# Find a 3-colouring using the 3-colourability decision problem

I was learning about NP problems. I read that for many problems, like Clique, we can easily convert its decision problem to derive a solution of search problem. (For Clique problem, you only need to enumerate the vertices of $G$ and delete any vertex that if your decision function tells you is not in the clique) But for 3-COLOR problem, I have no idea of how to link decision problem to search problem. Can anybody help me?

Let the vertices of the input graph $G$ be $\{v_1, \dots, v_n\}$. First, check if $G$ is 3-colourable: if not, output "No 3-colourings" and quit.
Otherwise, add new vertices called $r$, $g$ and $b$ to $G$ and add the edges $rb$, $bg$ and $br$. Call this graph $G_0$. Note that $G_0$ is 3-colourable and, in any 3-colouring of $G_0$, the three new vertices must receive different colours. Since the names of the colours are arbitrary, we will call the colour that $r$ gets, red; call $g$&'s colour, green; and call $b$'s colour blue.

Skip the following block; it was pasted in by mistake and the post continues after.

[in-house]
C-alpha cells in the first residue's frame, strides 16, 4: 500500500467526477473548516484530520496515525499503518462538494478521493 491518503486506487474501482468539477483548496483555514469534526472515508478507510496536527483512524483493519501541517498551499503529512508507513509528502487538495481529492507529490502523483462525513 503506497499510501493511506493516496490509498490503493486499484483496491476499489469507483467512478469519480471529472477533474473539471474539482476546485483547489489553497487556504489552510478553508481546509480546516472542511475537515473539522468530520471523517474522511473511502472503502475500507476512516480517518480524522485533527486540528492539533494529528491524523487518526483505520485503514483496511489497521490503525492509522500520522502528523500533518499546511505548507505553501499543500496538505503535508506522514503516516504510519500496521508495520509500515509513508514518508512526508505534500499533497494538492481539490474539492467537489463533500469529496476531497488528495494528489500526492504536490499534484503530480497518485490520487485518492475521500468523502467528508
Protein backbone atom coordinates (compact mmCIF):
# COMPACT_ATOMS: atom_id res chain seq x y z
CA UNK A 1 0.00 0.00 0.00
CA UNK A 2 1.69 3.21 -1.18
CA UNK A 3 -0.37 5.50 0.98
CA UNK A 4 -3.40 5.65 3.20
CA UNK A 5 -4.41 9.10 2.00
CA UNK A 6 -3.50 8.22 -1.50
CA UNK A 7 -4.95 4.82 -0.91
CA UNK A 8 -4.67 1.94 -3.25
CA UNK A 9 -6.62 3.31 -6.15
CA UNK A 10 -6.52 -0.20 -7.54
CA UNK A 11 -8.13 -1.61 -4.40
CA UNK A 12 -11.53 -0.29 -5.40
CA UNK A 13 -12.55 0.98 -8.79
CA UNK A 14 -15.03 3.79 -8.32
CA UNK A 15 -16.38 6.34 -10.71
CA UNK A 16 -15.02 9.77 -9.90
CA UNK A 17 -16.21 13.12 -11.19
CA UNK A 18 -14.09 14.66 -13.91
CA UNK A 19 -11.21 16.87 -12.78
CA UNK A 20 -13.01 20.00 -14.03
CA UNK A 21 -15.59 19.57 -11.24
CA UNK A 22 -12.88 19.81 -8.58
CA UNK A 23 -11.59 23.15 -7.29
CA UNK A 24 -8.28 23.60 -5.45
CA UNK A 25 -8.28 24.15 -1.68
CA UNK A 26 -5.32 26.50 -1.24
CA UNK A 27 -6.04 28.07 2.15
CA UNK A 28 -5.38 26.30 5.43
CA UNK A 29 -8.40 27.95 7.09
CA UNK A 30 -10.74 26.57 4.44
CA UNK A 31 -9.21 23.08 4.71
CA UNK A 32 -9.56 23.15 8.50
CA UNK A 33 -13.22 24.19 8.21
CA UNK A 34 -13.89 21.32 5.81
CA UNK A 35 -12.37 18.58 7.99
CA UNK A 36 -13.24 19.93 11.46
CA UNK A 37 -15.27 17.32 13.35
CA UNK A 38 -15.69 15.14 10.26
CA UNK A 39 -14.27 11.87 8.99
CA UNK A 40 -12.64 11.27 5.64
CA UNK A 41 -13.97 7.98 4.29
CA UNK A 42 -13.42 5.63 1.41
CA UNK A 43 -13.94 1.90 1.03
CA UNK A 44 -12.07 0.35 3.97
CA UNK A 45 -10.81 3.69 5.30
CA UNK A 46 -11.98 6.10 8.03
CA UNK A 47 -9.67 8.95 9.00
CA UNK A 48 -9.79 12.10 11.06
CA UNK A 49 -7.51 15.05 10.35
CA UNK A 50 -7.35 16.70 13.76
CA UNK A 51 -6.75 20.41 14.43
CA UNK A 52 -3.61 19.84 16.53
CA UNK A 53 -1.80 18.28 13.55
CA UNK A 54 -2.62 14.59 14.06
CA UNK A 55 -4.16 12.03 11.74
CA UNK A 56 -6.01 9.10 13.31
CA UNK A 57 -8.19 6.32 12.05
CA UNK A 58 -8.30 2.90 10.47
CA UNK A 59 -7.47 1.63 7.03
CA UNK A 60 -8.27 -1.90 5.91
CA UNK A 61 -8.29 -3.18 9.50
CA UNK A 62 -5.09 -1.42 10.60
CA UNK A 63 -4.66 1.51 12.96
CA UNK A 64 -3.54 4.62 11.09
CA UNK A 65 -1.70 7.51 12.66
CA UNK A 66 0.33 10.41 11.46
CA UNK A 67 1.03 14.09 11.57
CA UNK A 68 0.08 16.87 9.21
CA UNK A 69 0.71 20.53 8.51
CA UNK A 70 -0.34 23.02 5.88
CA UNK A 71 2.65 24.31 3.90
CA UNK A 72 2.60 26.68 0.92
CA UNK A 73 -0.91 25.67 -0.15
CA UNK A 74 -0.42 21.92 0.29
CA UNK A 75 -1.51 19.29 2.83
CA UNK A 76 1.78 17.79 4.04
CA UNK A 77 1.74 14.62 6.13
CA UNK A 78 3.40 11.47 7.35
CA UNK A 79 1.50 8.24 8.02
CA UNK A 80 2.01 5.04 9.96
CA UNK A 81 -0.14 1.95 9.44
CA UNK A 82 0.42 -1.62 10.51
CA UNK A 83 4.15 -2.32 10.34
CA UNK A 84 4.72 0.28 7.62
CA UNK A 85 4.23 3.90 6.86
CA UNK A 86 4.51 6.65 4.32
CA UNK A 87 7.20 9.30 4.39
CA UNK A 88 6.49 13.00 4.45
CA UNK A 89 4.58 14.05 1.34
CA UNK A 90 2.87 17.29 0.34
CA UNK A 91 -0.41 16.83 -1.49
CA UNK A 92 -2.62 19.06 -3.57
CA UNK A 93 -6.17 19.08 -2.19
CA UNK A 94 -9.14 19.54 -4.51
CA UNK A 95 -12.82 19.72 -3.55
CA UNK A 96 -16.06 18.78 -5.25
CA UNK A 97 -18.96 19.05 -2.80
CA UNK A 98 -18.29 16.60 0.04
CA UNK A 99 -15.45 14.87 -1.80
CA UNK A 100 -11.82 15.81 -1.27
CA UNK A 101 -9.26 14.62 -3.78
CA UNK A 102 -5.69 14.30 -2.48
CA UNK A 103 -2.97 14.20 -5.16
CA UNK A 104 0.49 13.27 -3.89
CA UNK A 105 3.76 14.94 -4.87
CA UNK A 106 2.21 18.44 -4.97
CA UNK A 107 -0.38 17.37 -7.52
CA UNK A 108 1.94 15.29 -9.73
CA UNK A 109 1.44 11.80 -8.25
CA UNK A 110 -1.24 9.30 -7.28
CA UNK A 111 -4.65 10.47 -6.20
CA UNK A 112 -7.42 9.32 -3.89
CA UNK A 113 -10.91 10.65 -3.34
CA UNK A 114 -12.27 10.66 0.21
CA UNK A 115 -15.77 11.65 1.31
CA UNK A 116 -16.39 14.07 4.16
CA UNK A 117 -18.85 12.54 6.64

We'll now create a sequence of graphs $G_1, \dots, G_n$, each of which will be 3-colourable, creating $G_i$ from $G_{i-1}$ as follows.
• Set $G_i = G_{i-1} + \{rv_i, gv_i\}$ (i.e., the graph made by adding edges $rv_i$ and $gv_i$ to $G_{i-1}$) if this graph is is 3-colourable. Since $v_i$ is adjacent to both $r$, which is red, and $g$, which is green, $v_i$ must be blue.
• Otherwise, set $G_i = G_{i-1} + \{gv_i, bv_i\}$, if this graph is 3-colourable. In this case, $v_i$ must be red.
• Otherwise, set $G_i = G_{i-1} + \{bv_i, rv_i\}$. Since $G_{i-1}$ was 3-colourable (you can prove this by induction), and we couldn't find a colouring with $v_i$ blue or red, $v_i$ must be green.
The above procedure produces a 3-colouring of the $n$-vertex graph $G$ with $2n+1$ calls to the oracle (procedure) for checking 3-colourability.